Miriam's Well

Miriam's Well

by Alice Bach

Editorial Reviews

School Library Journal
Gr 4 Up-- For a woman of the patriarchal past, just getting her (given) name written into the official saga was an achievement. (Surprisingly, Ruth, a Moabite, got a whole book--but Esther and Judith had to struggle for acceptance into the canon.) Bach and Exum give features, feeling, and life to these three, and to Sarah, Hagar, Rebekah, Abigail, and several lesser-known Biblical women. Although the authors have deliberately omitted stories of violence against women, they do include Jezebel (right up to the moment of her awful death) and, another anomaly, Delilah, trying to present these despised foreigners (and other marginal figures, such as Lot's wife and Job's wife) from a more sympathetic viewpoint. As in Moses' Ark (Delacorte, 1989), the tales are gracefully told, enlivened by plausible and vivid details and an informative introduction and notes. Small pen-and-ink decorations recalling medieval woodcuts open each chapter. A solid amalgam of scholarship (archaeological and textual) and storytelling, this book honors a piece of our cultural heritage in a way that makes it true both to women's experience and to the religious tradition. --Patricia Dooley, University of Washington, Seattle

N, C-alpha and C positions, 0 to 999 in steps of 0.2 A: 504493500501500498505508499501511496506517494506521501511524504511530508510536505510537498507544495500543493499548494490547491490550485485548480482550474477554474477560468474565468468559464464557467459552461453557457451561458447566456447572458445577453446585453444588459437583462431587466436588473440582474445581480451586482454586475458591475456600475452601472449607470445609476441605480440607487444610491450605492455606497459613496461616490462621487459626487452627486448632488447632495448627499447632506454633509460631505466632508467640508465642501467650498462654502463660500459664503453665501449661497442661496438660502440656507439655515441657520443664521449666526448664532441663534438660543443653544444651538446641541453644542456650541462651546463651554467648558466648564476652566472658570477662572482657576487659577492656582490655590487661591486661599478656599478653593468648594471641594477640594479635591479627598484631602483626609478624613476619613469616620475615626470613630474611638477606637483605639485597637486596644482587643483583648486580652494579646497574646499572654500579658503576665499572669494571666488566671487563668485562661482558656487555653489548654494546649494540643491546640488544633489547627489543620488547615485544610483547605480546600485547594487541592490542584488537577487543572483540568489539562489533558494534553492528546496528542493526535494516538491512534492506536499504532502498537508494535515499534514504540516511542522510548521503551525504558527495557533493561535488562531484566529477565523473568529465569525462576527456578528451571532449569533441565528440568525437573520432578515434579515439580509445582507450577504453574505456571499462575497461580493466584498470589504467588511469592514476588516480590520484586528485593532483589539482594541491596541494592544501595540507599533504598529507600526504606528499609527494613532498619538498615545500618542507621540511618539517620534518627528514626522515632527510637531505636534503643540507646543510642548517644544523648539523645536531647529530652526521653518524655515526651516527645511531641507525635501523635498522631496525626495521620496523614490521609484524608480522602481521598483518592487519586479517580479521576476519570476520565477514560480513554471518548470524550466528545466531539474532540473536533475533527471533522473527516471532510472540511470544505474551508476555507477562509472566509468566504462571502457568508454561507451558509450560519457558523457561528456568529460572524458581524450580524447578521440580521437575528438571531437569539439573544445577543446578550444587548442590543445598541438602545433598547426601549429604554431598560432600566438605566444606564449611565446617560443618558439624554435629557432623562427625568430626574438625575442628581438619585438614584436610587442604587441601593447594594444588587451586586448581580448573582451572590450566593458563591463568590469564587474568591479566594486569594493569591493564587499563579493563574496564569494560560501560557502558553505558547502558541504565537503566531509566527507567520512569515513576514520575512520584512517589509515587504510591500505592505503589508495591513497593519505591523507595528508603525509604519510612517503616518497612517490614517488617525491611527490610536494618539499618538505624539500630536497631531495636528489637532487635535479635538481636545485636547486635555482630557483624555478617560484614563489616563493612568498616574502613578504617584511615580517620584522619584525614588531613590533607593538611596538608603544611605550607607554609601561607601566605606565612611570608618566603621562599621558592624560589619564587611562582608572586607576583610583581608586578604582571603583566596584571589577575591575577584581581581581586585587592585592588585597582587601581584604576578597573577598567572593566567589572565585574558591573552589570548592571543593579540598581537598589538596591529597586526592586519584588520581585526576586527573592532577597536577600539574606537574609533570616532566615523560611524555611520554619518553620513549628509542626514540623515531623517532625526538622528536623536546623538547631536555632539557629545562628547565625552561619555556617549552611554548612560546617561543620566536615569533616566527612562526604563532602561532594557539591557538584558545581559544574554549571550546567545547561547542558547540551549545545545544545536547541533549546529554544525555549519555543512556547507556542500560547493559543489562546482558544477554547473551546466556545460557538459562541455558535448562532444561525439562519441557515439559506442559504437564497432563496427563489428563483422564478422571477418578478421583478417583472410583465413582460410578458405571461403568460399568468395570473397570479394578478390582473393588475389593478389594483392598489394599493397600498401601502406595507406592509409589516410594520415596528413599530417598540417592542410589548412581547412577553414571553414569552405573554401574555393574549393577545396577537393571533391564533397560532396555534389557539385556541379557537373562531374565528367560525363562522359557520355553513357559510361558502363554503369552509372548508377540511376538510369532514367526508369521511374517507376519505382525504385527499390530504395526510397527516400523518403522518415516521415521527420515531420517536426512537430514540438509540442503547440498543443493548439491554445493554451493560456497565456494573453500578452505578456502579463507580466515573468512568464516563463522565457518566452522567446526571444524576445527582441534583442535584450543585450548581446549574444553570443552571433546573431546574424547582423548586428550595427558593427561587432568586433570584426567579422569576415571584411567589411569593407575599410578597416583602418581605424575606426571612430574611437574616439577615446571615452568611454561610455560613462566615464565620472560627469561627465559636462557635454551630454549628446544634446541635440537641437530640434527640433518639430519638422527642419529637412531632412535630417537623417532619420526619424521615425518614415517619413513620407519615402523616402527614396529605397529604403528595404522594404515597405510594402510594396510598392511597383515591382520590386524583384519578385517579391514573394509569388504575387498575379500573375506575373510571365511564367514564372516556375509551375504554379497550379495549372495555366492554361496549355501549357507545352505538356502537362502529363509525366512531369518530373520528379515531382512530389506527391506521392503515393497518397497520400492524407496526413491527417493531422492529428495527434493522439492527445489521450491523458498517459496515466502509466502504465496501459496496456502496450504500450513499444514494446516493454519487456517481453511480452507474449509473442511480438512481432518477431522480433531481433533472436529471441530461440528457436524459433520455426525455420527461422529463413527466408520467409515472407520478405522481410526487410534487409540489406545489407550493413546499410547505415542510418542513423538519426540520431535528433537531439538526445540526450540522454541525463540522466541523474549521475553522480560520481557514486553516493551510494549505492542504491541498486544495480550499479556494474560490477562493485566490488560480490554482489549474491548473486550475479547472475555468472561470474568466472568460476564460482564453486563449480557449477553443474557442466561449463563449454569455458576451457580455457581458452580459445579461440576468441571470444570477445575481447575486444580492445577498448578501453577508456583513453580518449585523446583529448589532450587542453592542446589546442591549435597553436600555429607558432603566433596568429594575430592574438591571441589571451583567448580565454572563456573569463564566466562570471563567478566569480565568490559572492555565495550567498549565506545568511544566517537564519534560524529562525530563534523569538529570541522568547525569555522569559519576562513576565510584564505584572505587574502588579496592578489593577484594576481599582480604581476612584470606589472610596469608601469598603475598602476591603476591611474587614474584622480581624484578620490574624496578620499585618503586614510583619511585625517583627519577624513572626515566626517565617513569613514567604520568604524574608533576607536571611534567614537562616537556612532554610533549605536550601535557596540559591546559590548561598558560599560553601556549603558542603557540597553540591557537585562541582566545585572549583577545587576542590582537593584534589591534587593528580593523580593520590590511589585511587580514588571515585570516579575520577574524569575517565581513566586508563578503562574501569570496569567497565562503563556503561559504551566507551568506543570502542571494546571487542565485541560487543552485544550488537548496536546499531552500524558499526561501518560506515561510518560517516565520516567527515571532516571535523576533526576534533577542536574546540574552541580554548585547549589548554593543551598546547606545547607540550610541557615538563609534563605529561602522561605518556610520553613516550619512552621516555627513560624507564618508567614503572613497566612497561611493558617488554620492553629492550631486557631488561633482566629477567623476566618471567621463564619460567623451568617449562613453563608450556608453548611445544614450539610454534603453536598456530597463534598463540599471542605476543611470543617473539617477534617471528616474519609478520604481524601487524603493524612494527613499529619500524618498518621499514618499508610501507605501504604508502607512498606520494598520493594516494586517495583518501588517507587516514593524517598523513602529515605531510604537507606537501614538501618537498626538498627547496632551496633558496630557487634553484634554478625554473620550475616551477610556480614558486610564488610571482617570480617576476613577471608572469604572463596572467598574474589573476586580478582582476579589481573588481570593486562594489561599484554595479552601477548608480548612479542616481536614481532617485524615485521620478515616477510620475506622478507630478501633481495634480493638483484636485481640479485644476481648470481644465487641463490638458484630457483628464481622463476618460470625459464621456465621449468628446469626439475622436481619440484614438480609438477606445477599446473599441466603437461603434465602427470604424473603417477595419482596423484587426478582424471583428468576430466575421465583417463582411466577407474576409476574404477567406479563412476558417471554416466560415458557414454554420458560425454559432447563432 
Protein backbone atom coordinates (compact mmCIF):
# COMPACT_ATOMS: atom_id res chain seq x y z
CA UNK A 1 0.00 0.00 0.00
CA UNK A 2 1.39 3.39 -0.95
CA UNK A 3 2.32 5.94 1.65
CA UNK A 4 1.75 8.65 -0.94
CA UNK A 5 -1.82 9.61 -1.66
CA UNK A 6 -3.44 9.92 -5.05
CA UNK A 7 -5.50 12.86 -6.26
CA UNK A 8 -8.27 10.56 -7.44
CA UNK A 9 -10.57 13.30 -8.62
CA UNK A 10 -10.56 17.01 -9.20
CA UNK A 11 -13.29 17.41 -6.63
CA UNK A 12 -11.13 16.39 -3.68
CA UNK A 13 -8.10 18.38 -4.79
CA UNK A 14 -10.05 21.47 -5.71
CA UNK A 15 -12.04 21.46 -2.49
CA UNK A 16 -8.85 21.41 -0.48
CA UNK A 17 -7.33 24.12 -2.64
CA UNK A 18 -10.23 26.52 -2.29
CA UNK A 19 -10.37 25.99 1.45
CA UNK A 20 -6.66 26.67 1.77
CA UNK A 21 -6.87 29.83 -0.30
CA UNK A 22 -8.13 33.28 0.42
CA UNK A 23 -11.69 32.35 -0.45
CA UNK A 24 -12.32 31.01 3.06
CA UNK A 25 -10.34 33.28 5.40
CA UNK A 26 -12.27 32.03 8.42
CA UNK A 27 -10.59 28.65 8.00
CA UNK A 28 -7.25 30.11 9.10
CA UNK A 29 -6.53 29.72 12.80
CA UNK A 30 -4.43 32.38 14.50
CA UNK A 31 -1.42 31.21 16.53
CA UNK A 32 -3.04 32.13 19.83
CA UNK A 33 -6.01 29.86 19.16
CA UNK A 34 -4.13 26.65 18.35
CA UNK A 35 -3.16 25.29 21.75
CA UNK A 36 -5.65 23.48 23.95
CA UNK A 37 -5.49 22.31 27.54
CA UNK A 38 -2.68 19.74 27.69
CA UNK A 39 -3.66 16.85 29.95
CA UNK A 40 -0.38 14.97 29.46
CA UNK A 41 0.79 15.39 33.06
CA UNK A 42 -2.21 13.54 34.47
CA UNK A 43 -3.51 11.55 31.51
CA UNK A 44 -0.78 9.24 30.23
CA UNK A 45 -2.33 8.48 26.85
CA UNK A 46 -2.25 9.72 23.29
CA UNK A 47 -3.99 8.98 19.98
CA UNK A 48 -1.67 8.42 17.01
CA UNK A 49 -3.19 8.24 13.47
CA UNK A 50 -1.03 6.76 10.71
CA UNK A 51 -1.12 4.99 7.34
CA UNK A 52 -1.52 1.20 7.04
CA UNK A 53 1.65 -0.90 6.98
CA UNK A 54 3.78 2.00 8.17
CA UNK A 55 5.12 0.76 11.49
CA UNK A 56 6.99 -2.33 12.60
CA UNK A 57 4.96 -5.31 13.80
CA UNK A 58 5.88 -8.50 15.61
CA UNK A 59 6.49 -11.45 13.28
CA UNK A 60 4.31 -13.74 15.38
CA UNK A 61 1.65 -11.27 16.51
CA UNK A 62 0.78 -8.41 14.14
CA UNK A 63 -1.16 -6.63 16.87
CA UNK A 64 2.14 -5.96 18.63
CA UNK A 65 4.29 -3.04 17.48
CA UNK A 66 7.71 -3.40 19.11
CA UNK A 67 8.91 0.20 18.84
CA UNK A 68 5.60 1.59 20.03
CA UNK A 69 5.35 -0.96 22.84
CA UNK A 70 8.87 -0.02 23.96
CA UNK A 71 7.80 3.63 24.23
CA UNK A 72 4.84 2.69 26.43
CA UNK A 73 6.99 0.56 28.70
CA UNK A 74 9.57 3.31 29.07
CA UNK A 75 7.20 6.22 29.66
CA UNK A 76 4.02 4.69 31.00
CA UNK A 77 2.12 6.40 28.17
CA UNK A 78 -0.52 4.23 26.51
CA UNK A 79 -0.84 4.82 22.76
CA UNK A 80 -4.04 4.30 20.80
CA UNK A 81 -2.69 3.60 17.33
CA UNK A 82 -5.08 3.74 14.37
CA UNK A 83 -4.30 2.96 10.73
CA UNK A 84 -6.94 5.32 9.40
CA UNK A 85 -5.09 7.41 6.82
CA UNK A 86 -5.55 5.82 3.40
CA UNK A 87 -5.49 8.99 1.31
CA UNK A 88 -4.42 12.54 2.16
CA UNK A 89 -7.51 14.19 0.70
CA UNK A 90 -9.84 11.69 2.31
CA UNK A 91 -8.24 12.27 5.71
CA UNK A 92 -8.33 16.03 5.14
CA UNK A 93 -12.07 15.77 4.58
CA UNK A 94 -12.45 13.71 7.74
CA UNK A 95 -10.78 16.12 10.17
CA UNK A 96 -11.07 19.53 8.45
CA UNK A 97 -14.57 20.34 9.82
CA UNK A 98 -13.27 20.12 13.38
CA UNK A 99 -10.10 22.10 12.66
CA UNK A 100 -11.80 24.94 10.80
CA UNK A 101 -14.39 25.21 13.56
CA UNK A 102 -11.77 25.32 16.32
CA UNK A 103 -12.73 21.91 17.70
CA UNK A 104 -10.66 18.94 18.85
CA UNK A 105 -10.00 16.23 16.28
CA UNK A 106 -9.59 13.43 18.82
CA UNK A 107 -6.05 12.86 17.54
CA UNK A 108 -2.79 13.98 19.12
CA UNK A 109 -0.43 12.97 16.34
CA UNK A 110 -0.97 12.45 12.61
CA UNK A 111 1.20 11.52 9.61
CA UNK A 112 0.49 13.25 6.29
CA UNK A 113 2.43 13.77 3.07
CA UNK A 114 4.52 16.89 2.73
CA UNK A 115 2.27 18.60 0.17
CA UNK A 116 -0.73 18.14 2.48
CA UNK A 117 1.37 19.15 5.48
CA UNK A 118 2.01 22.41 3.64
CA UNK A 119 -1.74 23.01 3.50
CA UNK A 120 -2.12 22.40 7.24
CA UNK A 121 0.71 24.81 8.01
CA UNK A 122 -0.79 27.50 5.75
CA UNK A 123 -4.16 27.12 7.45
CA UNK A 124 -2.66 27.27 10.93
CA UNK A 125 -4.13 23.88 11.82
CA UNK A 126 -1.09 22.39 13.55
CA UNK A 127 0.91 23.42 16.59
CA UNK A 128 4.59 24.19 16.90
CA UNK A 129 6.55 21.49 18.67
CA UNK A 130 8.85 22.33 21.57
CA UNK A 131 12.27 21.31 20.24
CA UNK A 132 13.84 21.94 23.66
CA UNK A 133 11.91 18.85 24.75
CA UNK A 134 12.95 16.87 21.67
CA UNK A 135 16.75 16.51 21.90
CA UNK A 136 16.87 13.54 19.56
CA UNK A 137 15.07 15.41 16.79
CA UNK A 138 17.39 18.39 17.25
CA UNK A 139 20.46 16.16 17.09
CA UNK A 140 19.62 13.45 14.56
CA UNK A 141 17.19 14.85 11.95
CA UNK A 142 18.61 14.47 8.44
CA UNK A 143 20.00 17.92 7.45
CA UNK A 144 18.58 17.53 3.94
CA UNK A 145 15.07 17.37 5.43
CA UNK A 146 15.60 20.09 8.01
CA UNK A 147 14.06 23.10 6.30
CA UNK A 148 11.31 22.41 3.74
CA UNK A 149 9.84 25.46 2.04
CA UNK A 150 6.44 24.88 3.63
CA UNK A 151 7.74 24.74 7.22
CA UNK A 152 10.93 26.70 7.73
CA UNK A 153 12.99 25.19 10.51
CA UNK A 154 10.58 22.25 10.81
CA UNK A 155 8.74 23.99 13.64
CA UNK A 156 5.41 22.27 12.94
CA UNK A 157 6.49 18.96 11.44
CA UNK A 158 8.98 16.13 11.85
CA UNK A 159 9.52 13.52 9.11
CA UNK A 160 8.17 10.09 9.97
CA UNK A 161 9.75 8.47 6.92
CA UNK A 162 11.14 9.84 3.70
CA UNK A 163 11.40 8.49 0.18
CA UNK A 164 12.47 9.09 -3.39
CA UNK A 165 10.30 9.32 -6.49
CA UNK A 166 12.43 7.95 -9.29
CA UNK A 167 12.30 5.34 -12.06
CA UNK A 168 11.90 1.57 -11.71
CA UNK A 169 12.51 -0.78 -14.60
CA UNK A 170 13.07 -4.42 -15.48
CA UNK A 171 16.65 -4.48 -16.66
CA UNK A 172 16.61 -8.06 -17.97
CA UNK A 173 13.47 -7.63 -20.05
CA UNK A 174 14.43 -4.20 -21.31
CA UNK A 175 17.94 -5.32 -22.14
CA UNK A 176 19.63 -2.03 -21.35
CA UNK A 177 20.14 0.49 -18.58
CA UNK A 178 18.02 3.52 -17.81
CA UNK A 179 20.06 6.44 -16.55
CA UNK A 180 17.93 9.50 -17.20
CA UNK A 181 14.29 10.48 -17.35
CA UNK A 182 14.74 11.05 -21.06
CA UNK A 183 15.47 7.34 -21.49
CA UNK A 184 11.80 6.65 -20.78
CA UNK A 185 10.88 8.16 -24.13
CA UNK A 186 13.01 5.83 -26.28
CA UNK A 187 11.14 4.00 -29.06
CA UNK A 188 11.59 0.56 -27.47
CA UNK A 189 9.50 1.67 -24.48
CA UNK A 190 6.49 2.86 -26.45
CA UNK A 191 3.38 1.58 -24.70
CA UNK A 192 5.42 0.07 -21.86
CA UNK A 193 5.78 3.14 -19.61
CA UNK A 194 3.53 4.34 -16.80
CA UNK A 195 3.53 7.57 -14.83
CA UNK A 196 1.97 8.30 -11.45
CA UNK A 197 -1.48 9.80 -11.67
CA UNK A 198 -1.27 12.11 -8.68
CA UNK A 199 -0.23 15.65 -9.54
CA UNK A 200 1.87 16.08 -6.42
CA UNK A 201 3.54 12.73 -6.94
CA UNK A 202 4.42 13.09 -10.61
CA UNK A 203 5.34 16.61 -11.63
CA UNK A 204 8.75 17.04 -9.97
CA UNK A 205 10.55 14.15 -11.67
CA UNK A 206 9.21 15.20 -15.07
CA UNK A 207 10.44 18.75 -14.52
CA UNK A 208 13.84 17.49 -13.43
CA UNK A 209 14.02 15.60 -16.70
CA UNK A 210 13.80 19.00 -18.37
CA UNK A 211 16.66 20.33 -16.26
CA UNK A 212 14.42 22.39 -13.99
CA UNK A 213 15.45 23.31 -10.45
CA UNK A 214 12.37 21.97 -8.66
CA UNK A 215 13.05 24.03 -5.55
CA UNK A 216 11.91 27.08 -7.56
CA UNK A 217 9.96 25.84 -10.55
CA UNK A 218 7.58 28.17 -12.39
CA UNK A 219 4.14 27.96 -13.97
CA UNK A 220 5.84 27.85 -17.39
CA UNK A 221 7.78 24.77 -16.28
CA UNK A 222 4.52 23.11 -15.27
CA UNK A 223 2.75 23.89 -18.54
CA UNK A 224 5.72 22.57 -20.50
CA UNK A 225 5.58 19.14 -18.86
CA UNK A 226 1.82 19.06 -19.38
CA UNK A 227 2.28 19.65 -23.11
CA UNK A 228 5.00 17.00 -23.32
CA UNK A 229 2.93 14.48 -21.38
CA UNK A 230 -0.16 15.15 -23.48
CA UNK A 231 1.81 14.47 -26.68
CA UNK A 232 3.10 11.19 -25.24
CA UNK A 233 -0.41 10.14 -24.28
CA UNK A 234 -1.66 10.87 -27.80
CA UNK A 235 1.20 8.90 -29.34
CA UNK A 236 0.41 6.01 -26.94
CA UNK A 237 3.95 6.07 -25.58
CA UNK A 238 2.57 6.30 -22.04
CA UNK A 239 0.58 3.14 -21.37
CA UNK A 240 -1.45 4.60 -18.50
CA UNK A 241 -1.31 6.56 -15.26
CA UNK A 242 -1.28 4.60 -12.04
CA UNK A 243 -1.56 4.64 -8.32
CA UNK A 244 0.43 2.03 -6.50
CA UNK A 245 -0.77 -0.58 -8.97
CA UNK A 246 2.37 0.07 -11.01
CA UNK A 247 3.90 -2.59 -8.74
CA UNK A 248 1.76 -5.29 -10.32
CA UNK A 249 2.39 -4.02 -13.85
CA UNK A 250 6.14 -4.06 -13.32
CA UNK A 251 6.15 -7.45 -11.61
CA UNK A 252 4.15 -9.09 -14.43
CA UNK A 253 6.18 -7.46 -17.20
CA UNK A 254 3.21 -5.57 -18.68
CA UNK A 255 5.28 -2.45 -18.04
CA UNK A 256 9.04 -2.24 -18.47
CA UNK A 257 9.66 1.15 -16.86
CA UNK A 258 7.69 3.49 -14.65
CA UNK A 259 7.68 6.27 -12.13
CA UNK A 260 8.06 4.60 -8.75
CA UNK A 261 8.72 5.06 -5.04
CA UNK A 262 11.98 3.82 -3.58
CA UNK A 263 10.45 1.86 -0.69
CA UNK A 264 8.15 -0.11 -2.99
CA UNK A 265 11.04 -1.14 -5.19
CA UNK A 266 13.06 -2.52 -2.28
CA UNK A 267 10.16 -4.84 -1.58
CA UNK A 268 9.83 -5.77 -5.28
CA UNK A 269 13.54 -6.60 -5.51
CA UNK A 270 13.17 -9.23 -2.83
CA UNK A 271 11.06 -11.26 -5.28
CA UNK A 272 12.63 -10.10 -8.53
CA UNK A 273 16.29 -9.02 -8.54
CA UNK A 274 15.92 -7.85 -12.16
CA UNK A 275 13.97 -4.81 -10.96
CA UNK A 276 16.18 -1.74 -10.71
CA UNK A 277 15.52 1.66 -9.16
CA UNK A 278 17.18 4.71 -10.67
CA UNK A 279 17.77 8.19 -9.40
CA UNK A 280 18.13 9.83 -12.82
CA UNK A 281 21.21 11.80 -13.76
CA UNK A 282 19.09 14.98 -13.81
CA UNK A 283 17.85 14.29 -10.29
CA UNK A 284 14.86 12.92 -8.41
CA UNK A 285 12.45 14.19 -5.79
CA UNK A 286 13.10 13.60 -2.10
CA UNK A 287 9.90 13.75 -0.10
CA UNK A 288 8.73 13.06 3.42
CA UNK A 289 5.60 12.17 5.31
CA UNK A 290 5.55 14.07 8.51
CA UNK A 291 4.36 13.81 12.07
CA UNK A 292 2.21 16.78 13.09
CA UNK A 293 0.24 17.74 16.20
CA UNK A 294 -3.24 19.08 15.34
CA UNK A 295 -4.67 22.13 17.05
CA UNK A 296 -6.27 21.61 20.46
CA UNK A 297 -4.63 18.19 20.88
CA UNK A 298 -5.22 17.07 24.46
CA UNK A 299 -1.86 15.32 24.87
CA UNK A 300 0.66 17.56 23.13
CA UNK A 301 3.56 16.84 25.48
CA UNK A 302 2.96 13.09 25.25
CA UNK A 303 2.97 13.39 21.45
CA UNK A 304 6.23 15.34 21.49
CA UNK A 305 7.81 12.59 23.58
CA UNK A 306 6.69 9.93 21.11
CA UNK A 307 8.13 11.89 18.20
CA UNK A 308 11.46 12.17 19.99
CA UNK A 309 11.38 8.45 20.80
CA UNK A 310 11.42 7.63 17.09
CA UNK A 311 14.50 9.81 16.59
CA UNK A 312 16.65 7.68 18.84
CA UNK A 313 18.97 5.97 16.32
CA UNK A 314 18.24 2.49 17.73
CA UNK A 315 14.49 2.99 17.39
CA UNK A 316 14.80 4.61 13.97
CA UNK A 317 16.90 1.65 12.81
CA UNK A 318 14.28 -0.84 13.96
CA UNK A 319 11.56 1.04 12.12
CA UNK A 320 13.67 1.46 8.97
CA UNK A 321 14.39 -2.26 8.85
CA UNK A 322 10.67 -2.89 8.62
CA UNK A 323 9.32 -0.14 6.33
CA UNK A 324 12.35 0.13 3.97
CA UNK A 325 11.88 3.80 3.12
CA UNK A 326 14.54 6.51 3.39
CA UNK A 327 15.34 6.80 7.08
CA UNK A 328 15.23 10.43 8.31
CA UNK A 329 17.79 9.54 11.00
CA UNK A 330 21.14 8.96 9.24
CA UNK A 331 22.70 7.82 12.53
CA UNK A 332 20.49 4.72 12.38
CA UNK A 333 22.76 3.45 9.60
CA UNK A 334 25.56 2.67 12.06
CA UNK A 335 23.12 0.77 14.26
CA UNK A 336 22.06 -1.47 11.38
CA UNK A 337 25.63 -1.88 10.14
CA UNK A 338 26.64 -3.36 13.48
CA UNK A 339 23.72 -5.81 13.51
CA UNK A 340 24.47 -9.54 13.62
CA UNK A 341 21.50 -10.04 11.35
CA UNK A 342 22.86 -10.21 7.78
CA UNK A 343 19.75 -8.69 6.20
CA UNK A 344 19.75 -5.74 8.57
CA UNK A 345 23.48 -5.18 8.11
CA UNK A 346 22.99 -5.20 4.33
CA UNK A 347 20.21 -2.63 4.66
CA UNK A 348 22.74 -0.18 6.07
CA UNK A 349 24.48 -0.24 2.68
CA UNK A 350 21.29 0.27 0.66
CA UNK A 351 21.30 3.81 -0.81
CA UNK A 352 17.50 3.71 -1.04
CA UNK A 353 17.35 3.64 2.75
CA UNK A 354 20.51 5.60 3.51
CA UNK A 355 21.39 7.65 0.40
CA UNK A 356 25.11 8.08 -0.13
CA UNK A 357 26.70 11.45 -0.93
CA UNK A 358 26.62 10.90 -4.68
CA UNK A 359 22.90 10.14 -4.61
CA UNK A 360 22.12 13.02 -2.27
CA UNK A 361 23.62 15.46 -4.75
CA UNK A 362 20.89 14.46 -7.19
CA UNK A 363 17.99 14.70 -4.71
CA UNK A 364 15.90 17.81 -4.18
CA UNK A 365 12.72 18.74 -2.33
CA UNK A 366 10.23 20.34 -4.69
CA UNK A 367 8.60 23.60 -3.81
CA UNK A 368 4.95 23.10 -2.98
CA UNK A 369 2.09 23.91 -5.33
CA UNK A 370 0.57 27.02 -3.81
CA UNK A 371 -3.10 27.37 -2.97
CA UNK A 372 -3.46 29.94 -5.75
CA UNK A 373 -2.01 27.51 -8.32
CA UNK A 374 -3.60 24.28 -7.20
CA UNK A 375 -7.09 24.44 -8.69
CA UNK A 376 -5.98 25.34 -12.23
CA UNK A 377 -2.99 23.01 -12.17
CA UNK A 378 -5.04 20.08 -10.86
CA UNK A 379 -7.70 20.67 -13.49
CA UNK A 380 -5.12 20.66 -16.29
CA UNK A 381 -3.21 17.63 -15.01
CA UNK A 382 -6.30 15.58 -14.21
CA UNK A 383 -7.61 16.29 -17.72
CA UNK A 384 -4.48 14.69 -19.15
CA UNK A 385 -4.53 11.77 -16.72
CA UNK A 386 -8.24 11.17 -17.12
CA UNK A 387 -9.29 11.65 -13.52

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Random House Children's Books
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